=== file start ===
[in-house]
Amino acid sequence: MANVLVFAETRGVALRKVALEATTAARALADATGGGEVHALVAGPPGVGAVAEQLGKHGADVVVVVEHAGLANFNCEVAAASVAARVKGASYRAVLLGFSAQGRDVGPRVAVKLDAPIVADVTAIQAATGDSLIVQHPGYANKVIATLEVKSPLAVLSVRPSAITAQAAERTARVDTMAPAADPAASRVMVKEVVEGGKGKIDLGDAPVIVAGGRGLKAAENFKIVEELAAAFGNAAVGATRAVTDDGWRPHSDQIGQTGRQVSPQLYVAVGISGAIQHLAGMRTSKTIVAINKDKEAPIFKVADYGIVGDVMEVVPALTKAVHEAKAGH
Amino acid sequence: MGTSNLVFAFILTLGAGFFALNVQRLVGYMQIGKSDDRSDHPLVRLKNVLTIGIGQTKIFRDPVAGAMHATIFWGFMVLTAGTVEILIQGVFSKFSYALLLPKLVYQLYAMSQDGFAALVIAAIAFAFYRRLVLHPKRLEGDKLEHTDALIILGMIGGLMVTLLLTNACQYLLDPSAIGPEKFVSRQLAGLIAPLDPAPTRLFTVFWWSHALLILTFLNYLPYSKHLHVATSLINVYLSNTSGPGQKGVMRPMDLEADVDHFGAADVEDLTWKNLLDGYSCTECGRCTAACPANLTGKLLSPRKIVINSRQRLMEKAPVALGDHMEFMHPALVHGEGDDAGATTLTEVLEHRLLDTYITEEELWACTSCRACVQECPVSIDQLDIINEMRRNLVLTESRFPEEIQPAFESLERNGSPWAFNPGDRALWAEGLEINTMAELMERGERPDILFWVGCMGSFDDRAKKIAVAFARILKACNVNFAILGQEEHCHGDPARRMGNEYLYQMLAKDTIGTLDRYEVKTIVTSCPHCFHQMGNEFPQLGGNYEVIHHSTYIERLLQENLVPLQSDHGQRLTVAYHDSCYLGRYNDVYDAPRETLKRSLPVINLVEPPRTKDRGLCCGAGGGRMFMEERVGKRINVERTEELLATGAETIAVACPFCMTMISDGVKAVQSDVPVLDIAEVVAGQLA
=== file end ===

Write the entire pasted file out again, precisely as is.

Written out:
[in-house]
Amino acid sequence: MANVLVFAETRGVALRKVALEATTAARALADATGGGEVHALVAGPPGVGAVAEQLGKHGADVVVVVEHAGLANFNCEVAAASVAARVKGASYRAVLLGFSAQGRDVGPRVAVKLDAPIVADVTAIQAATGDSLIVQHPGYANKVIATLEVKSPLAVLSVRPSAITAQAAERTARVDTMAPAADPAASRVMVKEVVEGGKGKIDLGDAPVIVAGGRGLKAAENFKIVEELAAAFGNAAVGATRAVTDDGWRPHSDQIGQTGRQVSPQLYVAVGISGAIQHLAGMRTSKTIVAINKDKEAPIFKVADYGIVGDVMEVVPALTKAVHEAKAGH
Amino acid sequence: MGTSNLVFAFILTLGAGFFALNVQRLVGYMQIGKSDDRSDHPLVRLKNVLTIGIGQTKIFRDPVAGAMHATIFWGFMVLTAGTVEILIQGVFSKFSYALLLPKLVYQLYAMSQDGFAALVIAAIAFAFYRRLVLHPKRLEGDKLEHTDALIILGMIGGLMVTLLLTNACQYLLDPSAIGPEKFVSRQLAGLIAPLDPAPTRLFTVFWWSHALLILTFLNYLPYSKHLHVATSLINVYLSNTSGPGQKGVMRPMDLEADVDHFGAADVEDLTWKNLLDGYSCTECGRCTAACPANLTGKLLSPRKIVINSRQRLMEKAPVALGDHMEFMHPALVHGEGDDAGATTLTEVLEHRLLDTYITEEELWACTSCRACVQECPVSIDQLDIINEMRRNLVLTESRFPEEIQPAFESLERNGSPWAFNPGDRALWAEGLEINTMAELMERGERPDILFWVGCMGSFDDRAKKIAVAFARILKACNVNFAILGQEEHCHGDPARRMGNEYLYQMLAKDTIGTLDRYEVKTIVTSCPHCFHQMGNEFPQLGGNYEVIHHSTYIERLLQENLVPLQSDHGQRLTVAYHDSCYLGRYNDVYDAPRETLKRSLPVINLVEPPRTKDRGLCCGAGGGRMFMEERVGKRINVERTEELLATGAETIAVACPFCMTMISDGVKAVQSDVPVLDIAEVVAGQLA